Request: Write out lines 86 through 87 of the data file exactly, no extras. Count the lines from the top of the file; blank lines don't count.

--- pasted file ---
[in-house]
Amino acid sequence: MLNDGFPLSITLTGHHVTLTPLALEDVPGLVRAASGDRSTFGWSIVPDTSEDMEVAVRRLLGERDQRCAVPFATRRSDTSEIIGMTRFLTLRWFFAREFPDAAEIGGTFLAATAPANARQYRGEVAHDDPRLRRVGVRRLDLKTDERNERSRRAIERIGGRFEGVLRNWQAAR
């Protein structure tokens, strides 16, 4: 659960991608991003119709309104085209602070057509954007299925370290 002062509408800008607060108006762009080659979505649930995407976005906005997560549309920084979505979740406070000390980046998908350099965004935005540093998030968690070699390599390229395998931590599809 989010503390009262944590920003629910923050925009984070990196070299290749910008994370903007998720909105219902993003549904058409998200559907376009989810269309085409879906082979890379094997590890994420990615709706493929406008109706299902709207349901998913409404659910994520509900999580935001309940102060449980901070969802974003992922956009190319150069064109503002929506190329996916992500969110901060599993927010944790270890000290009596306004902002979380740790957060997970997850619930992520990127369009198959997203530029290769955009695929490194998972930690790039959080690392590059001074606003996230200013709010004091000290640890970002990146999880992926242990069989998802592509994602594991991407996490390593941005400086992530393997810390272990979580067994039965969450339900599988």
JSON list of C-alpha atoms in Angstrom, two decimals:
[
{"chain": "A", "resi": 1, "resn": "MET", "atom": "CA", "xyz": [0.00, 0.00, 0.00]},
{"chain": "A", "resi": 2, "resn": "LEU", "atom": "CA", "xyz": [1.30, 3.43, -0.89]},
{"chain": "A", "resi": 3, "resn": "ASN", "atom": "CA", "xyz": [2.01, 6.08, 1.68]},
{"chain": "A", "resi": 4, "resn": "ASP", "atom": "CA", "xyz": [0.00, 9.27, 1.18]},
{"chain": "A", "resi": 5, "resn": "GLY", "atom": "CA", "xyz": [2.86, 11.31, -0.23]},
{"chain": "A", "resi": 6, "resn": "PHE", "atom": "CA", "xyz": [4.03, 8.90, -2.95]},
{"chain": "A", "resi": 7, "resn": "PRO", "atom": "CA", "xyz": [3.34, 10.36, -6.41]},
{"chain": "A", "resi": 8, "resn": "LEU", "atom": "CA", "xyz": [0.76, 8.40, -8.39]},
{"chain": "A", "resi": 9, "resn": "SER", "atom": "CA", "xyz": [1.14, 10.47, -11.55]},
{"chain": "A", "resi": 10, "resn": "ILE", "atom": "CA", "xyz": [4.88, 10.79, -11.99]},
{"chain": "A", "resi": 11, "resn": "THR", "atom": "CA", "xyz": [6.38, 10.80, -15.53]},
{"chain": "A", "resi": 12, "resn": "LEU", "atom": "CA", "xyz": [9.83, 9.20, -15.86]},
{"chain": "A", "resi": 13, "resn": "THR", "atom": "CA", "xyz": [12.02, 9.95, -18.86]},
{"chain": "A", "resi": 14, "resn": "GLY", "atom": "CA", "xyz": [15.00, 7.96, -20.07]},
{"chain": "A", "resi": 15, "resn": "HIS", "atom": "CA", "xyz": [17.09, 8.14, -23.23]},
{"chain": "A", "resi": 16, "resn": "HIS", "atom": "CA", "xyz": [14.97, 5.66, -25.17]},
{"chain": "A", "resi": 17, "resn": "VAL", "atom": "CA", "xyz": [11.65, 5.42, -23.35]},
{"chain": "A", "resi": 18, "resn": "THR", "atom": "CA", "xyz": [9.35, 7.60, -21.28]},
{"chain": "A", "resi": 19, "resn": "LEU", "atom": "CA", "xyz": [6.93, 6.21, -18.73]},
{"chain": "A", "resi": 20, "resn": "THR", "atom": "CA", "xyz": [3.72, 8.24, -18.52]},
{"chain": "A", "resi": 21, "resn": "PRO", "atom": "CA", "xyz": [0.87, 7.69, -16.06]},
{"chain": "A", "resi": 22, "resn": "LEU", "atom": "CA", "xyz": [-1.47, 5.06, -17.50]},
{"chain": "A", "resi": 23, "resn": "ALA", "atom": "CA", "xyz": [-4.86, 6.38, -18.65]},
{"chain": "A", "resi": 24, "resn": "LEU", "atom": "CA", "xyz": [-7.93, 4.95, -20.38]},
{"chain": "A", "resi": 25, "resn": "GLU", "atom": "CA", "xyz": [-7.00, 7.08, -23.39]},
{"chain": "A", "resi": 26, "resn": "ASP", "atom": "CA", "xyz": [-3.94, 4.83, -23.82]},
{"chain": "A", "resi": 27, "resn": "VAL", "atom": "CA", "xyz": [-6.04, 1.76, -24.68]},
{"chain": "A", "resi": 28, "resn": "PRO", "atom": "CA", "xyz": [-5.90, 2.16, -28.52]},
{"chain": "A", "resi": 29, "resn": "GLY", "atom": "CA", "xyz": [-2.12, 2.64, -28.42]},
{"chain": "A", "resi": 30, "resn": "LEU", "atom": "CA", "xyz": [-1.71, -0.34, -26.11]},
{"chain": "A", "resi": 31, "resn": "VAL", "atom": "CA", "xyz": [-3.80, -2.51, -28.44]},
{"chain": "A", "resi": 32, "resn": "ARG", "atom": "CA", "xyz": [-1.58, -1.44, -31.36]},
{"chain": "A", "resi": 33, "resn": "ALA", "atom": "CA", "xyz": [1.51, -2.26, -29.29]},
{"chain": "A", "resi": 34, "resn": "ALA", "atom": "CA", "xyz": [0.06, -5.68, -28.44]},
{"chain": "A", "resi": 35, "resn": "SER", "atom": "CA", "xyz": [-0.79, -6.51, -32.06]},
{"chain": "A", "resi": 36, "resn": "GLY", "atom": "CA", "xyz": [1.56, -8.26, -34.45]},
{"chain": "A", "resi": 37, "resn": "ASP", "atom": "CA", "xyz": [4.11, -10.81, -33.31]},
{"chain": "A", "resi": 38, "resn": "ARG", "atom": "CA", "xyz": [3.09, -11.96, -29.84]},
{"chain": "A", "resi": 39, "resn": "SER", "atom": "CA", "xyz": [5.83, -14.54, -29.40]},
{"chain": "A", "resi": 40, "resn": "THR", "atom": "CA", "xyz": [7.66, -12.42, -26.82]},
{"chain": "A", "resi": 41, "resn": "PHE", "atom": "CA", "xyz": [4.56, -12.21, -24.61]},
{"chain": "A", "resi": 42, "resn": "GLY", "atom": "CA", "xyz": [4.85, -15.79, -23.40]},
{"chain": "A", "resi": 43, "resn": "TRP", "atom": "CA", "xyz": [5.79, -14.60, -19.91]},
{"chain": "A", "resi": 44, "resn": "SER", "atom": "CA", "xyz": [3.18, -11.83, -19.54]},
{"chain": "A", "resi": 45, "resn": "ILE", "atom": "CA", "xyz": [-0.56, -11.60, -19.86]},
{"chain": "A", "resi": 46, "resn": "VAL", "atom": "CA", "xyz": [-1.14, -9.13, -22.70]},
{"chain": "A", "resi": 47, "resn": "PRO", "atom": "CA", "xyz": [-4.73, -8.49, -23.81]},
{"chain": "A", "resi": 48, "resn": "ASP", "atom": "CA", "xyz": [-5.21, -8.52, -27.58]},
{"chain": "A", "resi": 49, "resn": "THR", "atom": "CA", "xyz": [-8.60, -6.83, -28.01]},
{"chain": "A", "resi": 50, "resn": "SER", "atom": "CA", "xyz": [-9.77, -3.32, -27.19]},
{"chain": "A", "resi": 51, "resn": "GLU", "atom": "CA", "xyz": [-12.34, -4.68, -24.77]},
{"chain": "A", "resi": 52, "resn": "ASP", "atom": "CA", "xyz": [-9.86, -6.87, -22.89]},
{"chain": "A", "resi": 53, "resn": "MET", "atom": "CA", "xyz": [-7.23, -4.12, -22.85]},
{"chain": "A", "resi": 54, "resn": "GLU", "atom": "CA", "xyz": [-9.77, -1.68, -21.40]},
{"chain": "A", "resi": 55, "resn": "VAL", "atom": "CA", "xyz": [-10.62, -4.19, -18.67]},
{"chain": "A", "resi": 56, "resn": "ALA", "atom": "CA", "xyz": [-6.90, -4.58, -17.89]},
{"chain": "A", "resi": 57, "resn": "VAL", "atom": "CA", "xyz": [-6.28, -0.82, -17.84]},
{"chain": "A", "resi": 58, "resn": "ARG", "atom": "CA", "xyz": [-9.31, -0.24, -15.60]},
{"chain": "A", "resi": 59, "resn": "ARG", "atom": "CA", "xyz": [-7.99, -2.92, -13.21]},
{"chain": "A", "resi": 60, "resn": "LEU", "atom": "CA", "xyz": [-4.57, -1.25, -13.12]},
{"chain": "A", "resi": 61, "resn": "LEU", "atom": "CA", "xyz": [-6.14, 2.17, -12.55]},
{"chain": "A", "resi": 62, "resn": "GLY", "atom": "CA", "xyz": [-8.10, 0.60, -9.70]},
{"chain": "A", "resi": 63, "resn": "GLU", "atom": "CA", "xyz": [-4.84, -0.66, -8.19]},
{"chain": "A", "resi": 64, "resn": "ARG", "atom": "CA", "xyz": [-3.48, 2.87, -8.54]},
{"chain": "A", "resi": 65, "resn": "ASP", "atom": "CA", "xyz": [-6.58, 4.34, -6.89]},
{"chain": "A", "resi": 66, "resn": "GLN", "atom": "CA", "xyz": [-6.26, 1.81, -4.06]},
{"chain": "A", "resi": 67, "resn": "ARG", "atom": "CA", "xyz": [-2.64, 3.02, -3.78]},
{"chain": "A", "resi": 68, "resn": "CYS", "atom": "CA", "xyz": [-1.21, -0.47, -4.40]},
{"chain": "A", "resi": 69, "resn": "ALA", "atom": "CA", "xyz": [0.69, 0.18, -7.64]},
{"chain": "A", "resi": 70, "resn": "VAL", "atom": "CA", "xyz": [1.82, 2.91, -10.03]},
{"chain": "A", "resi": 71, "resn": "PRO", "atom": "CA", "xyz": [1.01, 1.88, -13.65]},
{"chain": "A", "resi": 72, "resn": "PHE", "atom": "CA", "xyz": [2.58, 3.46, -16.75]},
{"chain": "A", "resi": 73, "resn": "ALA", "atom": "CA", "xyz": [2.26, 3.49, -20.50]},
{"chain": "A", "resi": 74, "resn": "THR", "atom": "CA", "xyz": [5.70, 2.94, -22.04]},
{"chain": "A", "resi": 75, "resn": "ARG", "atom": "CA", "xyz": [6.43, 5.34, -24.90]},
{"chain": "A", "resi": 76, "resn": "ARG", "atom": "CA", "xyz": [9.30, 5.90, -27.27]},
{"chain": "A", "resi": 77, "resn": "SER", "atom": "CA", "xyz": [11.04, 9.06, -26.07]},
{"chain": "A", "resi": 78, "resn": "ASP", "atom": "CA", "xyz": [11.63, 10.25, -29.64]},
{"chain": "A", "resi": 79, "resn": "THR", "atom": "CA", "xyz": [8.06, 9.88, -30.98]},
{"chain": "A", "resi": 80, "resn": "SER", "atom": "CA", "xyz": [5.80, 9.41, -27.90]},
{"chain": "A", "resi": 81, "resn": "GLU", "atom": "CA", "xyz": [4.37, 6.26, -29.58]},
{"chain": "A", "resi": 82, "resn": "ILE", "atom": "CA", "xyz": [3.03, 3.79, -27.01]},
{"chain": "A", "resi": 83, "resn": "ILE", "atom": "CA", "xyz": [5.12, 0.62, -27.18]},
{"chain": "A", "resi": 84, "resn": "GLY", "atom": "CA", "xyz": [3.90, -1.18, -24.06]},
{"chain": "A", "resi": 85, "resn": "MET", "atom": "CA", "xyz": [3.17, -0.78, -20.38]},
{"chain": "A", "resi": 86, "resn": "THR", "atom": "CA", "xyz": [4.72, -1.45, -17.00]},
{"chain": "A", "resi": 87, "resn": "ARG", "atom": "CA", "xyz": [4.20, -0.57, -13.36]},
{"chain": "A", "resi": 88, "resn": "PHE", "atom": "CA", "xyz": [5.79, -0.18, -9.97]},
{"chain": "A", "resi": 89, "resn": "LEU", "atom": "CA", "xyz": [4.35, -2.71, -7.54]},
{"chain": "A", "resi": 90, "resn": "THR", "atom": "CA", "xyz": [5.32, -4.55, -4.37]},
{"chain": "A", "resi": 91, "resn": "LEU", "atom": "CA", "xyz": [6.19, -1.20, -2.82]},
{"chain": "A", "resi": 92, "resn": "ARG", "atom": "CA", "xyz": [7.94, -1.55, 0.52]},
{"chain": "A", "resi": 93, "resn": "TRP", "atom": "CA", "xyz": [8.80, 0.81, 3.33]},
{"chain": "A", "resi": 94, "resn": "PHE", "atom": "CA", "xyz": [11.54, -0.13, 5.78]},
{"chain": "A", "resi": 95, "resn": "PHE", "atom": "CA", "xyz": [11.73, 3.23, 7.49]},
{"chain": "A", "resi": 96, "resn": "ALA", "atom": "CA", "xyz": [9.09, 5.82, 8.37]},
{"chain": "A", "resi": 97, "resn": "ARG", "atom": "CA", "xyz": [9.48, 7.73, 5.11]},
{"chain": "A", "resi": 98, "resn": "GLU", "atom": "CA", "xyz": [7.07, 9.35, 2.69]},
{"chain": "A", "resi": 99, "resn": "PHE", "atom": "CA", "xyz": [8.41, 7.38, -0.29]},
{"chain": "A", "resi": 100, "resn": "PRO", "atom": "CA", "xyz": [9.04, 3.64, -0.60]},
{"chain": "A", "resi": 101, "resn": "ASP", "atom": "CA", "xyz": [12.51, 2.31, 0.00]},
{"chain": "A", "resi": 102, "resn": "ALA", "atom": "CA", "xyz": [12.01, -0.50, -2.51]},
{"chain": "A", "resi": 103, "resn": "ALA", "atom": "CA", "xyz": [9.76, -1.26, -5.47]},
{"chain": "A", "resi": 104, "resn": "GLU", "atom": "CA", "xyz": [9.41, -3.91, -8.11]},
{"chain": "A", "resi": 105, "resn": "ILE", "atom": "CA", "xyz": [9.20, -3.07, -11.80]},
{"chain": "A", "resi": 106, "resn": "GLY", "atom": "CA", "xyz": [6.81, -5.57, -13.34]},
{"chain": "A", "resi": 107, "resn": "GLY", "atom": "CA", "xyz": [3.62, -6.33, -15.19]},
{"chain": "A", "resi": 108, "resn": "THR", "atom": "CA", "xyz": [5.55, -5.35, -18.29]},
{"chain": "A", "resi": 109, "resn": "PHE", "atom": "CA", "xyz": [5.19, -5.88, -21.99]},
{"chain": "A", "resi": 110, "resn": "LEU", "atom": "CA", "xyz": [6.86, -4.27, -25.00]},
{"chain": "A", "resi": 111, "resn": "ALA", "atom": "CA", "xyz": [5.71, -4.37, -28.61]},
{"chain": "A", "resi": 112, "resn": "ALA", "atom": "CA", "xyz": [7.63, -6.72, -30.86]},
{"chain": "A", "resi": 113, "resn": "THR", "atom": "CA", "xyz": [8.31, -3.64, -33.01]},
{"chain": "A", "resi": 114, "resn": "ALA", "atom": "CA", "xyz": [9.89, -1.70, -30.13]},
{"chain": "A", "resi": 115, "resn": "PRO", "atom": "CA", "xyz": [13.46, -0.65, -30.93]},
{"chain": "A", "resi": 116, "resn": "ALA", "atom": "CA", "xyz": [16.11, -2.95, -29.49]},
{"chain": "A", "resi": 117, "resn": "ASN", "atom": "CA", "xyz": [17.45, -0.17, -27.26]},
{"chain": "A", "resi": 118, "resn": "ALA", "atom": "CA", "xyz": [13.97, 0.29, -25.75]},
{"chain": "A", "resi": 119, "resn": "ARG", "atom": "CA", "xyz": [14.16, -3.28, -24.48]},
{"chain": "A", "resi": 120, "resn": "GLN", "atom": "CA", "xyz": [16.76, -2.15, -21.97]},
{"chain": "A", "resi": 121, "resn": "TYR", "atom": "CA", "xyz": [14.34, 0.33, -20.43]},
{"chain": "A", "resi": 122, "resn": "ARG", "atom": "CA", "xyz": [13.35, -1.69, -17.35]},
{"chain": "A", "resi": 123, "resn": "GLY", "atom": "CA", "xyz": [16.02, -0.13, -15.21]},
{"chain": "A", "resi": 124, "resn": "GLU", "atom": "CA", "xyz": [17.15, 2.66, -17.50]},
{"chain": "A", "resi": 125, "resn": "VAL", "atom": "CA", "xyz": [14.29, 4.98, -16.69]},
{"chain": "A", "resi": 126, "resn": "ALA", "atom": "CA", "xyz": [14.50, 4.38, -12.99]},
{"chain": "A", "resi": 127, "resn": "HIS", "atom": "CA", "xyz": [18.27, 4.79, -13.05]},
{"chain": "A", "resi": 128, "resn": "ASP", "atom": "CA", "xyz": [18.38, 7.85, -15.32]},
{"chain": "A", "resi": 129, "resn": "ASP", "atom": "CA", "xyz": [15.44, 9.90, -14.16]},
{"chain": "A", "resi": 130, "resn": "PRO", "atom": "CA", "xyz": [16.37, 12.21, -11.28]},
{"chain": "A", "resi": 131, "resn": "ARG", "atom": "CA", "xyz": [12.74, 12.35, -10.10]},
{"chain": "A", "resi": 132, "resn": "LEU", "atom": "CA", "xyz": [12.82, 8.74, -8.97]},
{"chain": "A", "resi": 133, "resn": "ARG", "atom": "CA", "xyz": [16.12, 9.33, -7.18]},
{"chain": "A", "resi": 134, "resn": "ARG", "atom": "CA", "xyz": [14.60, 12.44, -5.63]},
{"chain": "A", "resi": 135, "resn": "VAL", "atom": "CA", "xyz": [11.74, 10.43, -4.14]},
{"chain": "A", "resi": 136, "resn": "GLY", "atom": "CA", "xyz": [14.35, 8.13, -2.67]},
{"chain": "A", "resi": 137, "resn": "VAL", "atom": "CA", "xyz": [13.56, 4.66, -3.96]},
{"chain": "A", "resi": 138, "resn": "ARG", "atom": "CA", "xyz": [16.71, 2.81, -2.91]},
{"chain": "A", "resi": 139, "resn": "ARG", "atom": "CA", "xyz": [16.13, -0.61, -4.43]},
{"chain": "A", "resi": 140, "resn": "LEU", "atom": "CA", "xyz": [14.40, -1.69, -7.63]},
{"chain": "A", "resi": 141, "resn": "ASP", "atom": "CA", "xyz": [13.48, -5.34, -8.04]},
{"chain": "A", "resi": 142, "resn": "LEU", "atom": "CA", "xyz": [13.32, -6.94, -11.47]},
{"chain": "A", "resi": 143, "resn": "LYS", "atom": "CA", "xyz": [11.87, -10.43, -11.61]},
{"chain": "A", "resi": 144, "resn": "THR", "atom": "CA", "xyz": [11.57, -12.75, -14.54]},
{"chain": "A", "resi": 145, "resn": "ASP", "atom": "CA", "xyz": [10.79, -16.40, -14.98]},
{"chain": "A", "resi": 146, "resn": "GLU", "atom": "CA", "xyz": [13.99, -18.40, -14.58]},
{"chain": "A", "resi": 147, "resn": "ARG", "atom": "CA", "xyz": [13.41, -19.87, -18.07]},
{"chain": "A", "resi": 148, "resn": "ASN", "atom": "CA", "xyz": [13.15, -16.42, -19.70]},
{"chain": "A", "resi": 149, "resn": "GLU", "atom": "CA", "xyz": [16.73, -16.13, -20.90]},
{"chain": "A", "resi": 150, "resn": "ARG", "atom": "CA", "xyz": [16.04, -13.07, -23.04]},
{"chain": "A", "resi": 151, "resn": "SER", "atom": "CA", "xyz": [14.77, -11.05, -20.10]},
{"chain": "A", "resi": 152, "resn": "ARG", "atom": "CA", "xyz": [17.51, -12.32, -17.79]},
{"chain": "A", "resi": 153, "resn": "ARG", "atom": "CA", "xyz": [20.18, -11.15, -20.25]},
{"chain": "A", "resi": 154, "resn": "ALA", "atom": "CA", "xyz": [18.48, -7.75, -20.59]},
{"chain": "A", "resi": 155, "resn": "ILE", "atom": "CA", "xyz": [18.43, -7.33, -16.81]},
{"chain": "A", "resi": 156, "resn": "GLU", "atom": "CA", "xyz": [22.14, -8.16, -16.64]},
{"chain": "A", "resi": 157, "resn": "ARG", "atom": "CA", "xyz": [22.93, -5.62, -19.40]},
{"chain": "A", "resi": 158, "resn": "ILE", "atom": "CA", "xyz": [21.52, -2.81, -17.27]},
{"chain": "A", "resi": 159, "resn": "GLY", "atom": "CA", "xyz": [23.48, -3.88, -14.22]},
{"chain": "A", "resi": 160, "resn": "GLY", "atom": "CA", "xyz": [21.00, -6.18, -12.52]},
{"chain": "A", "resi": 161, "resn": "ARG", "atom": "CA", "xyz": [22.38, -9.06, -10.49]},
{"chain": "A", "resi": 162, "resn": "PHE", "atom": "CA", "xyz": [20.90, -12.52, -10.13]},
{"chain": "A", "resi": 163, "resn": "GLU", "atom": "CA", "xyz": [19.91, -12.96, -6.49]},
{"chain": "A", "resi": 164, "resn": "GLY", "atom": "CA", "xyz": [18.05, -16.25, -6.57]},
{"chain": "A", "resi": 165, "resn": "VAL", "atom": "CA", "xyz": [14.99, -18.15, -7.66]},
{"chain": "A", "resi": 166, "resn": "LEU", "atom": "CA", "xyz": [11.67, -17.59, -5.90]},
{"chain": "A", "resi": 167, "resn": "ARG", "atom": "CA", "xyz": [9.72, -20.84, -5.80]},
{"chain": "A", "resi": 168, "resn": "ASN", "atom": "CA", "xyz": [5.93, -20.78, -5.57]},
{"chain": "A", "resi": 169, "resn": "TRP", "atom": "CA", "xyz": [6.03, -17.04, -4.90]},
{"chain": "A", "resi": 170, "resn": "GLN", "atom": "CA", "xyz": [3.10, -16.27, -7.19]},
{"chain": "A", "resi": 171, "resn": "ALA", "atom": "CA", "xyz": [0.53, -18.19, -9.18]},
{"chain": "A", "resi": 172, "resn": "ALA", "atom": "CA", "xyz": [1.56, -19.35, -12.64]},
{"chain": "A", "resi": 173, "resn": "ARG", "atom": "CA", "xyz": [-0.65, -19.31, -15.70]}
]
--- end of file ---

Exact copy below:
{"chain": "A", "resi": 81, "resn": "GLU", "atom": "CA", "xyz": [4.37, 6.26, -29.58]},
{"chain": "A", "resi": 82, "resn": "ILE", "atom": "CA", "xyz": [3.03, 3.79, -27.01]},